PITTSFIELD -- City officials were joined Monday by state lawmakers and U.S. Rep. Richard E. Neal to announce a $132,300 federal grant to update the breathing equipment firefighters use at smoky fire scenes.
During a press conference at Pittsfield Fire Department Headquarters on Columbus Avenue, Chief Robert Czerwinski also lauded two firefighters with a track record of writing successful grant proposals. In recent years, the chief said, Deputy Chief Mark Cancilla and Firefighter Neil Myers have teamed in preparing applications that have brought in more than $2.5 million in funding.
"It has been a tough time for local governments throughout the nation," Neal said.
That's why having professional staff members who can help fill the gap by obtaining grants is becoming a necessity, he said.
The Assistance to Firefighters federal grant program is competitive, he noted, and the Federal Emergency Management Agency, which distributes the awards, received some 20,000 applications nationally.
In that environment, Cancilla and Myers have helped the department secure "all sorts of equipment," Czerwinski said, from imaging equipment to detect heat and flames up to a ladder truck and another vehicle.
With the tightness of municipal budgets in recent years, Mayor Daniel L. Bianchi said, "I feel bad for the chief when we sit down to write budgets." But Bianchi said grants for equipment and vehicles have helped filled the gaps.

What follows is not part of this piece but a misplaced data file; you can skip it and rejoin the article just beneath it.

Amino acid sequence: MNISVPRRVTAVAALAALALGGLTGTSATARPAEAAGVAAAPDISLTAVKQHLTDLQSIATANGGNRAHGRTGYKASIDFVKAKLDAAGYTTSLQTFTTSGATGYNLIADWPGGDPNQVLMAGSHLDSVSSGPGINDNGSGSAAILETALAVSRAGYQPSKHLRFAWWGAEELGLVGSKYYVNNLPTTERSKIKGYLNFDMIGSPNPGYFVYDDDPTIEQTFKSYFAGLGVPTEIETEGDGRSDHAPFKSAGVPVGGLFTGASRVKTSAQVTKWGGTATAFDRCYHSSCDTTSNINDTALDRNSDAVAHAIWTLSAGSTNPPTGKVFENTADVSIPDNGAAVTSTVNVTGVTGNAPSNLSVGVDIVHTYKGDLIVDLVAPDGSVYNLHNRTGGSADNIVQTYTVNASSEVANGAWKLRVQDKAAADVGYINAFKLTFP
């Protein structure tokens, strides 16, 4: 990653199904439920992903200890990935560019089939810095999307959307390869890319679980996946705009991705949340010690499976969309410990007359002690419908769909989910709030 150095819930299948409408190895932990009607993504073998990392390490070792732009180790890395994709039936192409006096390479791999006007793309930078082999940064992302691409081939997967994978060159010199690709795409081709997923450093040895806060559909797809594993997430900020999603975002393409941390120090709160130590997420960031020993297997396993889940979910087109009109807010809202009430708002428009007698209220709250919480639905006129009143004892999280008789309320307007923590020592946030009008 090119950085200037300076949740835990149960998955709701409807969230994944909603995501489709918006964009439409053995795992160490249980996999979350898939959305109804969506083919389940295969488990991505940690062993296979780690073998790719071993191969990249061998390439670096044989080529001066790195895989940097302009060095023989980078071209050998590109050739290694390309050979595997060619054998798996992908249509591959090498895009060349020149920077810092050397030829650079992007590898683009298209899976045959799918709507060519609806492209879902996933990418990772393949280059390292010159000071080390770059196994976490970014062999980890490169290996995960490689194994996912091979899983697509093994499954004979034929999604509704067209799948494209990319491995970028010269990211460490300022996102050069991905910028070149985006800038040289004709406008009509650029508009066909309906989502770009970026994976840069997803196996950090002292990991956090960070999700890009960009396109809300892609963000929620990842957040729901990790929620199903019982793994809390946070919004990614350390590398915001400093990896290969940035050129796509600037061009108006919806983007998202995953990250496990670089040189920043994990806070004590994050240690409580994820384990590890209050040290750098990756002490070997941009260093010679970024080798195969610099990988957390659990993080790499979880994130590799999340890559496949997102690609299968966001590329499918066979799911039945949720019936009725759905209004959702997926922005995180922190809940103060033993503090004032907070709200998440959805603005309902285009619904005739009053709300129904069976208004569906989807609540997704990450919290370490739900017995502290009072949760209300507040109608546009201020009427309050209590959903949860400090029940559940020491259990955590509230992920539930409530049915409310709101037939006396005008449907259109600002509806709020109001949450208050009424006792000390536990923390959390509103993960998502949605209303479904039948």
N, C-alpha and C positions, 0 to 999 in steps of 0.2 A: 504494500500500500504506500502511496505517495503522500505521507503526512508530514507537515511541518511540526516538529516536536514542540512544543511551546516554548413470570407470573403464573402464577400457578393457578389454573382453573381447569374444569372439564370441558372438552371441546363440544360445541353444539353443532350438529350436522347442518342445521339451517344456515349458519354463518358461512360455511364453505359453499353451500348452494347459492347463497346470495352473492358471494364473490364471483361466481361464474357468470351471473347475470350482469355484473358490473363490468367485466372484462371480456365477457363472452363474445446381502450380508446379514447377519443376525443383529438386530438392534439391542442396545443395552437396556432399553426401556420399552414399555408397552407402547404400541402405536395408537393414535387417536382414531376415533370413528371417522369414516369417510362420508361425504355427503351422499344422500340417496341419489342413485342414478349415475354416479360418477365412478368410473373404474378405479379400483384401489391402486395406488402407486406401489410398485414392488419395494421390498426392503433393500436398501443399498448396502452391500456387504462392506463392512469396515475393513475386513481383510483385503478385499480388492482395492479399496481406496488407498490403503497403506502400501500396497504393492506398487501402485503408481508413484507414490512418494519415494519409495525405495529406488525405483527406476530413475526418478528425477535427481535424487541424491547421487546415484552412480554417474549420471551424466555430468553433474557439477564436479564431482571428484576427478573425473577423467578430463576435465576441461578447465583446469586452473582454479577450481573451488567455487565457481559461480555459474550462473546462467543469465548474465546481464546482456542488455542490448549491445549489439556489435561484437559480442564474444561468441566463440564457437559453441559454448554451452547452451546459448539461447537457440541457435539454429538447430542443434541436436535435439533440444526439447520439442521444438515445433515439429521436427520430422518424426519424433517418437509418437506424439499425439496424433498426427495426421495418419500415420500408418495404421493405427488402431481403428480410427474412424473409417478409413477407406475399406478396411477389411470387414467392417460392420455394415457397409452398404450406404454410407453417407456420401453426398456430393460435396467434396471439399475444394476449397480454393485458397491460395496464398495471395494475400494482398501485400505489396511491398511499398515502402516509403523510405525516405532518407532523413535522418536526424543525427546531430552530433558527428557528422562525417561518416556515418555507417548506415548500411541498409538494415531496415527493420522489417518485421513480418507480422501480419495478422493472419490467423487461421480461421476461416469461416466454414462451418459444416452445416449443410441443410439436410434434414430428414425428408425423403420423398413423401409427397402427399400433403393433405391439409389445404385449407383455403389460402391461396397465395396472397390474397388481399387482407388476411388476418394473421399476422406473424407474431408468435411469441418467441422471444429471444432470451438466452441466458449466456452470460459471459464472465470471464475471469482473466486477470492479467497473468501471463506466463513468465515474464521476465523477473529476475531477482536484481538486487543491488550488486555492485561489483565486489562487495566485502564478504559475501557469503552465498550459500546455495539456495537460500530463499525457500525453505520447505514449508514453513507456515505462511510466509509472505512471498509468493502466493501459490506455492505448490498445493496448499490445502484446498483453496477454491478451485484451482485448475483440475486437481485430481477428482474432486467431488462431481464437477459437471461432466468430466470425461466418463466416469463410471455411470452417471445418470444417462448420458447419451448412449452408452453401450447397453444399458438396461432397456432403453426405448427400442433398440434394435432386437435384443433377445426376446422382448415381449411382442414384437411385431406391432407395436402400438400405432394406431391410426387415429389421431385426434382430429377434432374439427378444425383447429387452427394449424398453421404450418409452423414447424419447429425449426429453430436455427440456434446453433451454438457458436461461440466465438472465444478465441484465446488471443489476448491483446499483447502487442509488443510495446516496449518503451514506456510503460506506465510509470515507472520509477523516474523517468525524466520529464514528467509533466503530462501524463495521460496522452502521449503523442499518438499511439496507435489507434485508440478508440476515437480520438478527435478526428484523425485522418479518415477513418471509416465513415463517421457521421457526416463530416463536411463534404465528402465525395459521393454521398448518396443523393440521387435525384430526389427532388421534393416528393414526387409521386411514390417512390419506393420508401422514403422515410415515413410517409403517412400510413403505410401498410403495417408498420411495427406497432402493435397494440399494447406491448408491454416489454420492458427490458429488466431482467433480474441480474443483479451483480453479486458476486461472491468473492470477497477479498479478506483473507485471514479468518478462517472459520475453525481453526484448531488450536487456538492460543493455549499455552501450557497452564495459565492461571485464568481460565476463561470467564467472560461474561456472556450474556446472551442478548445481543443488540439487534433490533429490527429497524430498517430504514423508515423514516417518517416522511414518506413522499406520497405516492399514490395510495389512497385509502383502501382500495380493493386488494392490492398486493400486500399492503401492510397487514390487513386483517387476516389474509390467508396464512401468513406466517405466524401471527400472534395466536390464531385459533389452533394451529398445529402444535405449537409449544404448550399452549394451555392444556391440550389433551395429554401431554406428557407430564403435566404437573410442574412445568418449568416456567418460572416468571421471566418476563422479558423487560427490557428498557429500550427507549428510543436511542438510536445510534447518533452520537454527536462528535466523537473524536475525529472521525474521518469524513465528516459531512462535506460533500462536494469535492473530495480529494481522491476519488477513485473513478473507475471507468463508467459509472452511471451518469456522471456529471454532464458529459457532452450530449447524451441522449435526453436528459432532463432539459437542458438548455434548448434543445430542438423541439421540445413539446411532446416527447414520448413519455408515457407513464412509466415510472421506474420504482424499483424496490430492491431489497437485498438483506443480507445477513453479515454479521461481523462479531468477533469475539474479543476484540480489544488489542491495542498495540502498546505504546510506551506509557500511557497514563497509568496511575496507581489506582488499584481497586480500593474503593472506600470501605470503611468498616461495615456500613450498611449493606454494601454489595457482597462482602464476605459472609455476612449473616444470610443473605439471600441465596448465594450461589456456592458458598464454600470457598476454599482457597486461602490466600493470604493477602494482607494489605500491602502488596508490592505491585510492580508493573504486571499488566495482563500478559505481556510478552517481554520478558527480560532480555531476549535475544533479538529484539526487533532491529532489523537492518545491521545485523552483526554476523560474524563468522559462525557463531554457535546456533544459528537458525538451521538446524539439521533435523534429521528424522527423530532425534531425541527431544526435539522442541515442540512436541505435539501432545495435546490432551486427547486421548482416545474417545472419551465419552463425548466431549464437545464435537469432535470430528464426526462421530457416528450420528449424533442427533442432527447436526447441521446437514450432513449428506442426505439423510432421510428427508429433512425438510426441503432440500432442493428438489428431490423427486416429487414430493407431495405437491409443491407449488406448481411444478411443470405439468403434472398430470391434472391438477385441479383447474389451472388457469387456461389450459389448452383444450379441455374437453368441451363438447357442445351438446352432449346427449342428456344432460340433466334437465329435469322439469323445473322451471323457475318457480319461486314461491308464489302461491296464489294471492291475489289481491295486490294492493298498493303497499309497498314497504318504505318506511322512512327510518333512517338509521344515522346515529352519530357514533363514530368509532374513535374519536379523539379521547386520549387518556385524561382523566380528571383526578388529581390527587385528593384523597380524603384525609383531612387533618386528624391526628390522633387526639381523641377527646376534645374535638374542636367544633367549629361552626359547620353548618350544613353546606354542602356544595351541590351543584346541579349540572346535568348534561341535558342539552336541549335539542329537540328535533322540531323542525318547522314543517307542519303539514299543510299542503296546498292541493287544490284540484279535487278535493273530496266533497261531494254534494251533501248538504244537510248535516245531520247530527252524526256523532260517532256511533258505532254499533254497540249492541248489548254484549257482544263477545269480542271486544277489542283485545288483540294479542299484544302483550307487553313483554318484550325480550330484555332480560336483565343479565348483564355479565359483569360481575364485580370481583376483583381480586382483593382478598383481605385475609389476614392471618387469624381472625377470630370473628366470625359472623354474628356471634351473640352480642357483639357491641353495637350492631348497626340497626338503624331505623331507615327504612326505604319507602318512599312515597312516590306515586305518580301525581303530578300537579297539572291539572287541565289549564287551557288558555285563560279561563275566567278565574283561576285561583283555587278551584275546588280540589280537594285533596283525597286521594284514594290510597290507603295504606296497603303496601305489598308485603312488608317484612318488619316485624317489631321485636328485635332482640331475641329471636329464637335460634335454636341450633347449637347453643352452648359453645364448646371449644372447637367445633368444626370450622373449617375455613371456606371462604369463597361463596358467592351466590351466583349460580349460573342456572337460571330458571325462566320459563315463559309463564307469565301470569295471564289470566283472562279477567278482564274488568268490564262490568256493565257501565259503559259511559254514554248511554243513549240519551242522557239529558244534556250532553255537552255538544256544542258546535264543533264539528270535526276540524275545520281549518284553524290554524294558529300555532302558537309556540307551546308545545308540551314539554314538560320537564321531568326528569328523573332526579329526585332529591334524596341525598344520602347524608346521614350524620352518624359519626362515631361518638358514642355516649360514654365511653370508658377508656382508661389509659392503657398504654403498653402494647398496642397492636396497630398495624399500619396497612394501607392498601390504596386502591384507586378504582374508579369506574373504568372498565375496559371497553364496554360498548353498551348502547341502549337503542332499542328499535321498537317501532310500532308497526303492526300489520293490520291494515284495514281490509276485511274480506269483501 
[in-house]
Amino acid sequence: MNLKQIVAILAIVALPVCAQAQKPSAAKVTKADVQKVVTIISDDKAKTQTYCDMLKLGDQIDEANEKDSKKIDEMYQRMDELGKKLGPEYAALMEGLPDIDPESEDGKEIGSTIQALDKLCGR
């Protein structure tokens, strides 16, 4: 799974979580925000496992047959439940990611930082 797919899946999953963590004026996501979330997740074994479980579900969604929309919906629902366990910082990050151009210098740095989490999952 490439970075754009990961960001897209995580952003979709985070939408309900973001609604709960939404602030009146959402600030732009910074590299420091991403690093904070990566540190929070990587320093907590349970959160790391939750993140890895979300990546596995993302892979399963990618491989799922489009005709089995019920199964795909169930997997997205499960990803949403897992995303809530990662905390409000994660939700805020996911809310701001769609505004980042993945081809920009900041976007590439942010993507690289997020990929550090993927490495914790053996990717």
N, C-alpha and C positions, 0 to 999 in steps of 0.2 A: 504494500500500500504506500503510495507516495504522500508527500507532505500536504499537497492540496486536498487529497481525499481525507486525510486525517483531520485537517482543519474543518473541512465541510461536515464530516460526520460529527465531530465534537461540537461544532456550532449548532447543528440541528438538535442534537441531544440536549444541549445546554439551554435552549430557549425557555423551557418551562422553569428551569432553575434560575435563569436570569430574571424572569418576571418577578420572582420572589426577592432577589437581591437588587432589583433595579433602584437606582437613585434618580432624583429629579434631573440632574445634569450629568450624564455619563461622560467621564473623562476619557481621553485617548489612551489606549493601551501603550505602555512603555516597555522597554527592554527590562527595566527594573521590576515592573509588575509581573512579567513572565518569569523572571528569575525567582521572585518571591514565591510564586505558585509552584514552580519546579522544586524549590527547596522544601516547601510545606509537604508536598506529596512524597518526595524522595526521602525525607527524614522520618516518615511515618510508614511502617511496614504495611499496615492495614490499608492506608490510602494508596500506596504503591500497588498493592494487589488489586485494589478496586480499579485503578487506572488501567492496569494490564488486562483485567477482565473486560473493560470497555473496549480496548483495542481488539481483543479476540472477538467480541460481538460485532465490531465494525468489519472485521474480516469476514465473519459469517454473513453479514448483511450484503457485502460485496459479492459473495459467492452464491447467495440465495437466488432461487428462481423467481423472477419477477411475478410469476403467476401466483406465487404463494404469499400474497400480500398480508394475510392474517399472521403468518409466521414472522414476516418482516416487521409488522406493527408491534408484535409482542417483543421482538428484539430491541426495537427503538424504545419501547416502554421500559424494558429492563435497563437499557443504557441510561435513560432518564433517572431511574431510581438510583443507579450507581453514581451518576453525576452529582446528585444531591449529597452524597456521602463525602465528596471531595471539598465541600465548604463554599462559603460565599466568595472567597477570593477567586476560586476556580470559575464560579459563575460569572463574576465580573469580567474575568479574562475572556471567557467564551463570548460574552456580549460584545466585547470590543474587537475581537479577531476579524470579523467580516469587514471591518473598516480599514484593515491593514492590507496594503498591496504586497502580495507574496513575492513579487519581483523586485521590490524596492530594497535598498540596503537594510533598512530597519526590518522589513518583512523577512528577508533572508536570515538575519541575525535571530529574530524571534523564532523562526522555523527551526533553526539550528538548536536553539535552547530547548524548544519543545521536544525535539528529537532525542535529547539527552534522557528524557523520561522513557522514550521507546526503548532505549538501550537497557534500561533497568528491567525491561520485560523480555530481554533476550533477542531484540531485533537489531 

The mayor and other officials said equipment updates also are important to protect firefighters in the dangerous conditions in which they operate.
Neal said an impetus for the grant program was a deadly mill blaze in Worcester in 1999 in which six firefighters were killed. Four of the six were from a community he represented, he said. In that fire, it is believed the firefighters ran out of air inside the mill complex as they searched for homeless people reported to be inside.
Because of that experience, Neal said, he understands the vital importance of breathing apparatus, such as the Scott Air Pak tanks that city firefighters carry when entering burning buildings and under smoky conditions or when dealing with hazardous materials of fumes. That is especially true in the Northeast, which has a high percentage of aging buildings, he said.
Czerwinski and firefighter Donald Whalen said the grant will allow an upgrade of the equipment the department uses to 2013 standards. That includes greater resistance of masks and other parts to heat -- which can reach 500 degrees near the floor in a building ablaze to 1,700 degrees near ceilings -- and features such as emergency flashing and signaling attachments and a connection to attach a second air tank when one has run out and a firefighter is trapped.
Currently, the department has equipment spanning several eras, including some dating to late 1990s standards.
Another feature of the newer breathing equipment, the chief said, is it will provide greater protection in chemical, biological, radiological, nuclear or similar dangerous environments.
Other officials attending the press conference included state Sen. Ben Downing, state Rep. Tricia Farley-Bouvier, Berkshire County Sheriff Thomas Bowler, and city councilors Jonathan Lothrop and Kevin Morandi.
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